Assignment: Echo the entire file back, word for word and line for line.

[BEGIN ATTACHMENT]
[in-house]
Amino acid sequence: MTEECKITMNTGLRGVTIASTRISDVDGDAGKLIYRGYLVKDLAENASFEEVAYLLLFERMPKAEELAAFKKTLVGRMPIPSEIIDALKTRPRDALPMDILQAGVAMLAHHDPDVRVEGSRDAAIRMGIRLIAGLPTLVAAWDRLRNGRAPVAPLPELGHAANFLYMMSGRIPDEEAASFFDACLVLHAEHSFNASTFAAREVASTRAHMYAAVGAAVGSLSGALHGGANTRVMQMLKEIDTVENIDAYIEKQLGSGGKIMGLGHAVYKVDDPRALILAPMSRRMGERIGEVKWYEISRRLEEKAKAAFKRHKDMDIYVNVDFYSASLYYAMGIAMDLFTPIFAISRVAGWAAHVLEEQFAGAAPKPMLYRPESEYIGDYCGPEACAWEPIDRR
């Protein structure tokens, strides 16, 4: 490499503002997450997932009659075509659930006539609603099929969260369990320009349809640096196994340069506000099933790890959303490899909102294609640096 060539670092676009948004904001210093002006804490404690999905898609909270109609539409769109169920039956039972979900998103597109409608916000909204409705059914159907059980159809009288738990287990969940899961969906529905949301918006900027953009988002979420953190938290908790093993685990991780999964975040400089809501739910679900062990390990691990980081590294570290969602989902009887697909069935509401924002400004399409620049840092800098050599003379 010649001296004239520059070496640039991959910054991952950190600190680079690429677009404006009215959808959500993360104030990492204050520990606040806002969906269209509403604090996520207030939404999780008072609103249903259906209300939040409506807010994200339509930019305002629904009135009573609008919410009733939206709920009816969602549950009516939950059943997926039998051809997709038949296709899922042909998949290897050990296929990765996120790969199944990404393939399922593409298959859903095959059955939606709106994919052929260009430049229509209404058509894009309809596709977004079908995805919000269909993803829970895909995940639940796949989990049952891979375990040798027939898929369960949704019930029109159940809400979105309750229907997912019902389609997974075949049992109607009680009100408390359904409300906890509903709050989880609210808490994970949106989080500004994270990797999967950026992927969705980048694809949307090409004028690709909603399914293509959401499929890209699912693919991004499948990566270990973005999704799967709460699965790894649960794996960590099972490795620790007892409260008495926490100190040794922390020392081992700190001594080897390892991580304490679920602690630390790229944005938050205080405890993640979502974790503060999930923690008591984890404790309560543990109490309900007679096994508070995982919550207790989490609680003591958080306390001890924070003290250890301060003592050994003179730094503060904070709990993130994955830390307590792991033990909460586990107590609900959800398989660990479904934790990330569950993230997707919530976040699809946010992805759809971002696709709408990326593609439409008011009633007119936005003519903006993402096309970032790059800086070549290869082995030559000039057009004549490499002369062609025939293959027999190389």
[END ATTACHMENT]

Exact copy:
[in-house]
Amino acid sequence: MTEECKITMNTGLRGVTIASTRISDVDGDAGKLIYRGYLVKDLAENASFEEVAYLLLFERMPKAEELAAFKKTLVGRMPIPSEIIDALKTRPRDALPMDILQAGVAMLAHHDPDVRVEGSRDAAIRMGIRLIAGLPTLVAAWDRLRNGRAPVAPLPELGHAANFLYMMSGRIPDEEAASFFDACLVLHAEHSFNASTFAAREVASTRAHMYAAVGAAVGSLSGALHGGANTRVMQMLKEIDTVENIDAYIEKQLGSGGKIMGLGHAVYKVDDPRALILAPMSRRMGERIGEVKWYEISRRLEEKAKAAFKRHKDMDIYVNVDFYSASLYYAMGIAMDLFTPIFAISRVAGWAAHVLEEQFAGAAPKPMLYRPESEYIGDYCGPEACAWEPIDRR
């Protein structure tokens, strides 16, 4: 490499503002997450997932009659075509659930006539609603099929969260369990320009349809640096196994340069506000099933790890959303490899909102294609640096 060539670092676009948004904001210093002006804490404690999905898609909270109609539409769109169920039956039972979900998103597109409608916000909204409705059914159907059980159809009288738990287990969940899961969906529905949301918006900027953009988002979420953190938290908790093993685990991780999964975040400089809501739910679900062990390990691990980081590294570290969602989902009887697909069935509401924002400004399409620049840092800098050599003379 010649001296004239520059070496640039991959910054991952950190600190680079690429677009404006009215959808959500993360104030990492204050520990606040806002969906269209509403604090996520207030939404999780008072609103249903259906209300939040409506807010994200339509930019305002629904009135009573609008919410009733939206709920009816969602549950009516939950059943997926039998051809997709038949296709899922042909998949290897050990296929990765996120790969199944990404393939399922593409298959859903095959059955939606709106994919052929260009430049229509209404058509894009309809596709977004079908995805919000269909993803829970895909995940639940796949989990049952891979375990040798027939898929369960949704019930029109159940809400979105309750229907997912019902389609997974075949049992109607009680009100408390359904409300906890509903709050989880609210808490994970949106989080500004994270990797999967950026992927969705980048694809949307090409004028690709909603399914293509959401499929890209699912693919991004499948990566270990973005999704799967709460699965790894649960794996960590099972490795620790007892409260008495926490100190040794922390020392081992700190001594080897390892991580304490679920602690630390790229944005938050205080405890993640979502974790503060999930923690008591984890404790309560543990109490309900007679096994508070995982919550207790989490609680003591958080306390001890924070003290250890301060003592050994003179730094503060904070709990993130994955830390307590792991033990909460586990107590609900959800398989660990479904934790990330569950993230997707919530976040699809946010992805759809971002696709709408990326593609439409008011009633007119936005003519903006993402096309970032790059800086070549290869082995030559000039057009004549490499002369062609025939293959027999190389």